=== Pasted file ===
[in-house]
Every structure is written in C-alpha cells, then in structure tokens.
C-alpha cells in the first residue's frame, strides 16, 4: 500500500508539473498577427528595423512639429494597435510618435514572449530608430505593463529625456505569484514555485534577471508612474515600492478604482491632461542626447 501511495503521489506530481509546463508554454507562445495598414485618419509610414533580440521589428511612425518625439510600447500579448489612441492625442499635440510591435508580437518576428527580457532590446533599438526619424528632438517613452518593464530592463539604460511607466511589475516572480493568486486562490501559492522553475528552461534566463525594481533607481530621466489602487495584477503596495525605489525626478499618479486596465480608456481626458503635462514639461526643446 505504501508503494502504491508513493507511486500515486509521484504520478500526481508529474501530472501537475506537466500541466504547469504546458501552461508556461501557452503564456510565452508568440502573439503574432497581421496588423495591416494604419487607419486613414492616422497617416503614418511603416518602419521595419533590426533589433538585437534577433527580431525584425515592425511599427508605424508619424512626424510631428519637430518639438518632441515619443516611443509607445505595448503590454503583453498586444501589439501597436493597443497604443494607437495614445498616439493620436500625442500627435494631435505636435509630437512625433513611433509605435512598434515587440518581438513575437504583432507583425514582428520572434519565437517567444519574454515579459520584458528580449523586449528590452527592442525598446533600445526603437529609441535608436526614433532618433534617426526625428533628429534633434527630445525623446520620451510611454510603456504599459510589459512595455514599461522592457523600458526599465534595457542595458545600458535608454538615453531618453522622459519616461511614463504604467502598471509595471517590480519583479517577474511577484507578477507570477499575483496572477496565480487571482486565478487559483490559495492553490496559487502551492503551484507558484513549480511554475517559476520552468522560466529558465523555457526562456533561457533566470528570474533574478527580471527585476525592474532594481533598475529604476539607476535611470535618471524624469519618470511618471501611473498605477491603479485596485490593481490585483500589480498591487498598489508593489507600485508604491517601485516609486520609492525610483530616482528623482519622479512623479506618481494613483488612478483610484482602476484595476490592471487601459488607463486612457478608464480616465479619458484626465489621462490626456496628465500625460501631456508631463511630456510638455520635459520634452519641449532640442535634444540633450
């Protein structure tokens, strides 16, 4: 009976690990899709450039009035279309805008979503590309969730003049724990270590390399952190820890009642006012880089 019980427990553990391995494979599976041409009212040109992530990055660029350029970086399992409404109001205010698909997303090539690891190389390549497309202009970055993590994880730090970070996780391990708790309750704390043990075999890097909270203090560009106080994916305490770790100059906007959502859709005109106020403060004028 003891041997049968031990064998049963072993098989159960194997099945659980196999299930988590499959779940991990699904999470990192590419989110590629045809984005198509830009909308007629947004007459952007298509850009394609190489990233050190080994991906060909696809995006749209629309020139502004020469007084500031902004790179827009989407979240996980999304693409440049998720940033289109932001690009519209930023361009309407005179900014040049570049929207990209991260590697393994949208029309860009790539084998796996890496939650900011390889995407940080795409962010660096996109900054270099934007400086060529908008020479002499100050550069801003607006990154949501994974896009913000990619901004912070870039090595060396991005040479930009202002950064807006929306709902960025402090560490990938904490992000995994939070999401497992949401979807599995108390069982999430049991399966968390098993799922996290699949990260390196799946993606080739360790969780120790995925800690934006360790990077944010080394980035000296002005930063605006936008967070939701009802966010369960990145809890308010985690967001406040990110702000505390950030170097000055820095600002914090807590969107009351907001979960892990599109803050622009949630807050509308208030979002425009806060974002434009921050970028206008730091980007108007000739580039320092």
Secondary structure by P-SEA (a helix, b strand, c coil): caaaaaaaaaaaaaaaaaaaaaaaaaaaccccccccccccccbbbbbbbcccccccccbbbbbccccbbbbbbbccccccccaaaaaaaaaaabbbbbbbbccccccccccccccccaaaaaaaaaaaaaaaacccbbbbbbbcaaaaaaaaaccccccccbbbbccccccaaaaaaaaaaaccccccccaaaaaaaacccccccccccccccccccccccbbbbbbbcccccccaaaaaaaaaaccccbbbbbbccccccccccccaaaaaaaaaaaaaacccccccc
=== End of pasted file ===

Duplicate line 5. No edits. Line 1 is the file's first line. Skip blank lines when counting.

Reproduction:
Secondary structure by P-SEA (a helix, b strand, c coil): caaaaaaaaaaaaaaaaaaaaaaaaaaaccccccccccccccbbbbbbbcccccccccbbbbbccccbbbbbbbccccccccaaaaaaaaaaabbbbbbbbccccccccccccccccaaaaaaaaaaaaaaaacccbbbbbbbcaaaaaaaaaccccccccbbbbccccccaaaaaaaaaaaccccccccaaaaaaaacccccccccccccccccccccccbbbbbbbcccccccaaaaaaaaaaccccbbbbbbccccccccccccaaaaaaaaaaaaaacccccccc